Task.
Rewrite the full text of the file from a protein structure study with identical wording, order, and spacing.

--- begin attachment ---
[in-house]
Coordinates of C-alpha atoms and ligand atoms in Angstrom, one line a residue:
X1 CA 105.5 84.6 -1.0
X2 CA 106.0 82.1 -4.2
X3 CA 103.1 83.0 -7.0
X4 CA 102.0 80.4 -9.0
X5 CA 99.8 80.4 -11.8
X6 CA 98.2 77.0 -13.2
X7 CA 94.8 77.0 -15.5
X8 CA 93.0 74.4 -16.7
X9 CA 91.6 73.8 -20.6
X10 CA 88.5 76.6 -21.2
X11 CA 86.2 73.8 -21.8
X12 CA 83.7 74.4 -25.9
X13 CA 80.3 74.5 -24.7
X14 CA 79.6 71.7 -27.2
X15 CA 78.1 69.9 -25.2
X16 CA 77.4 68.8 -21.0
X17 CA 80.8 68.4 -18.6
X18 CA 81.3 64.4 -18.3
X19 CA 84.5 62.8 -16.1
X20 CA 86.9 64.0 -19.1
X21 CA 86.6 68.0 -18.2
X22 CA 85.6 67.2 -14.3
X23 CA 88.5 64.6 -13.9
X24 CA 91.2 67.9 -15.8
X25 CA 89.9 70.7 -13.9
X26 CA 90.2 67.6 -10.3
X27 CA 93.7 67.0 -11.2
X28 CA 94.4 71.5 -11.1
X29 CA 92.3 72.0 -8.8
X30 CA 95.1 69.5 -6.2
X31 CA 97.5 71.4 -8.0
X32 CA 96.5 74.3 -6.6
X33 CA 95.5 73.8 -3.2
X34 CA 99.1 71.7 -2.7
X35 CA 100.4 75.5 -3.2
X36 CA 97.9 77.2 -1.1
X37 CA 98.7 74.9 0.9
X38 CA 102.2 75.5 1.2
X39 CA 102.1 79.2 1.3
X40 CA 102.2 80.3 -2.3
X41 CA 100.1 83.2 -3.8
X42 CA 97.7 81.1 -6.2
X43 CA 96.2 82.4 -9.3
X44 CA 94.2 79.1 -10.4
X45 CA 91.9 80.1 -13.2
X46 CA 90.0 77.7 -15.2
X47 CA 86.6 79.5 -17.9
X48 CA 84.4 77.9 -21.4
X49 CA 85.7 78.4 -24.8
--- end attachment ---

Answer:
[in-house]
Coordinates of C-alpha atoms and ligand atoms in Angstrom, one line a residue:
X1 CA 105.5 84.6 -1.0
X2 CA 106.0 82.1 -4.2
X3 CA 103.1 83.0 -7.0
X4 CA 102.0 80.4 -9.0
X5 CA 99.8 80.4 -11.8
X6 CA 98.2 77.0 -13.2
X7 CA 94.8 77.0 -15.5
X8 CA 93.0 74.4 -16.7
X9 CA 91.6 73.8 -20.6
X10 CA 88.5 76.6 -21.2
X11 CA 86.2 73.8 -21.8
X12 CA 83.7 74.4 -25.9
X13 CA 80.3 74.5 -24.7
X14 CA 79.6 71.7 -27.2
X15 CA 78.1 69.9 -25.2
X16 CA 77.4 68.8 -21.0
X17 CA 80.8 68.4 -18.6
X18 CA 81.3 64.4 -18.3
X19 CA 84.5 62.8 -16.1
X20 CA 86.9 64.0 -19.1
X21 CA 86.6 68.0 -18.2
X22 CA 85.6 67.2 -14.3
X23 CA 88.5 64.6 -13.9
X24 CA 91.2 67.9 -15.8
X25 CA 89.9 70.7 -13.9
X26 CA 90.2 67.6 -10.3
X27 CA 93.7 67.0 -11.2
X28 CA 94.4 71.5 -11.1
X29 CA 92.3 72.0 -8.8
X30 CA 95.1 69.5 -6.2
X31 CA 97.5 71.4 -8.0
X32 CA 96.5 74.3 -6.6
X33 CA 95.5 73.8 -3.2
X34 CA 99.1 71.7 -2.7
X35 CA 100.4 75.5 -3.2
X36 CA 97.9 77.2 -1.1
X37 CA 98.7 74.9 0.9
X38 CA 102.2 75.5 1.2
X39 CA 102.1 79.2 1.3
X40 CA 102.2 80.3 -2.3
X41 CA 100.1 83.2 -3.8
X42 CA 97.7 81.1 -6.2
X43 CA 96.2 82.4 -9.3
X44 CA 94.2 79.1 -10.4
X45 CA 91.9 80.1 -13.2
X46 CA 90.0 77.7 -15.2
X47 CA 86.6 79.5 -17.9
X48 CA 84.4 77.9 -21.4
X49 CA 85.7 78.4 -24.8